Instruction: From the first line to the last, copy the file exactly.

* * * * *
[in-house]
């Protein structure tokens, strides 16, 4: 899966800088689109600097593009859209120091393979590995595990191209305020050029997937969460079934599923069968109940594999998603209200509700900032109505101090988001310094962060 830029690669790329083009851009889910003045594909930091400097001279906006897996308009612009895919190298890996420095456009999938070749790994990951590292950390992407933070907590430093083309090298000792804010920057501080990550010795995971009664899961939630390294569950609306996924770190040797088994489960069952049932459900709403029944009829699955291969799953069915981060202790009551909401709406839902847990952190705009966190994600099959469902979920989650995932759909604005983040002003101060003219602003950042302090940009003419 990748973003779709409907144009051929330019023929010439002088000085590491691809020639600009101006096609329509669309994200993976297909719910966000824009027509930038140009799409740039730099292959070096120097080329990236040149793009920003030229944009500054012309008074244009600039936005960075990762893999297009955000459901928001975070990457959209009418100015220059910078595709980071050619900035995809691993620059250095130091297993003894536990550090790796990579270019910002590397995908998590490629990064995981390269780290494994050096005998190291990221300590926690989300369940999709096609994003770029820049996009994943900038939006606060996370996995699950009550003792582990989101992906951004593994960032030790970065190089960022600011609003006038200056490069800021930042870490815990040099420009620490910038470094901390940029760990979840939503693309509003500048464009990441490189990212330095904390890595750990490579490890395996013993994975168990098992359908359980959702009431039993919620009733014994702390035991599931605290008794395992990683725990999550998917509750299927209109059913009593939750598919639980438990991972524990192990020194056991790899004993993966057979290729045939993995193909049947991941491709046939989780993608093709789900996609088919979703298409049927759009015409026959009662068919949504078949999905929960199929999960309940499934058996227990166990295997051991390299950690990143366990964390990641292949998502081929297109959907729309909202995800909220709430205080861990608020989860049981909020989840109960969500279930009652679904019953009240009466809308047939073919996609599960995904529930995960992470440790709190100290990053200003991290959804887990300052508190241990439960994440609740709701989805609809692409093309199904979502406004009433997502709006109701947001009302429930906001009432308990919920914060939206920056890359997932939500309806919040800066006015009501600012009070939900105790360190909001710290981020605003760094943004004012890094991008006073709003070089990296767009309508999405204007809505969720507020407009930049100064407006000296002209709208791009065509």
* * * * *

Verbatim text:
[in-house]
């Protein structure tokens, strides 16, 4: 899966800088689109600097593009859209120091393979590995595990191209305020050029997937969460079934599923069968109940594999998603209200509700900032109505101090988001310094962060 830029690669790329083009851009889910003045594909930091400097001279906006897996308009612009895919190298890996420095456009999938070749790994990951590292950390992407933070907590430093083309090298000792804010920057501080990550010795995971009664899961939630390294569950609306996924770190040797088994489960069952049932459900709403029944009829699955291969799953069915981060202790009551909401709406839902847990952190705009966190994600099959469902979920989650995932759909604005983040002003101060003219602003950042302090940009003419 990748973003779709409907144009051929330019023929010439002088000085590491691809020639600009101006096609329509669309994200993976297909719910966000824009027509930038140009799409740039730099292959070096120097080329990236040149793009920003030229944009500054012309008074244009600039936005960075990762893999297009955000459901928001975070990457959209009418100015220059910078595709980071050619900035995809691993620059250095130091297993003894536990550090790796990579270019910002590397995908998590490629990064995981390269780290494994050096005998190291990221300590926690989300369940999709096609994003770029820049996009994943900038939006606060996370996995699950009550003792582990989101992906951004593994960032030790970065190089960022600011609003006038200056490069800021930042870490815990040099420009620490910038470094901390940029760990979840939503693309509003500048464009990441490189990212330095904390890595750990490579490890395996013993994975168990098992359908359980959702009431039993919620009733014994702390035991599931605290008794395992990683725990999550998917509750299927209109059913009593939750598919639980438990991972524990192990020194056991790899004993993966057979290729045939993995193909049947991941491709046939989780993608093709789900996609088919979703298409049927759009015409026959009662068919949504078949999905929960199929999960309940499934058996227990166990295997051991390299950690990143366990964390990641292949998502081929297109959907729309909202995800909220709430205080861990608020989860049981909020989840109960969500279930009652679904019953009240009466809308047939073919996609599960995904529930995960992470440790709190100290990053200003991290959804887990300052508190241990439960994440609740709701989805609809692409093309199904979502406004009433997502709006109701947001009302429930906001009432308990919920914060939206920056890359997932939500309806919040800066006015009501600012009070939900105790360190909001710290981020605003760094943004004012890094991008006073709003070089990296767009309508999405204007809505969720507020407009930049100064407006000296002209709208791009065509």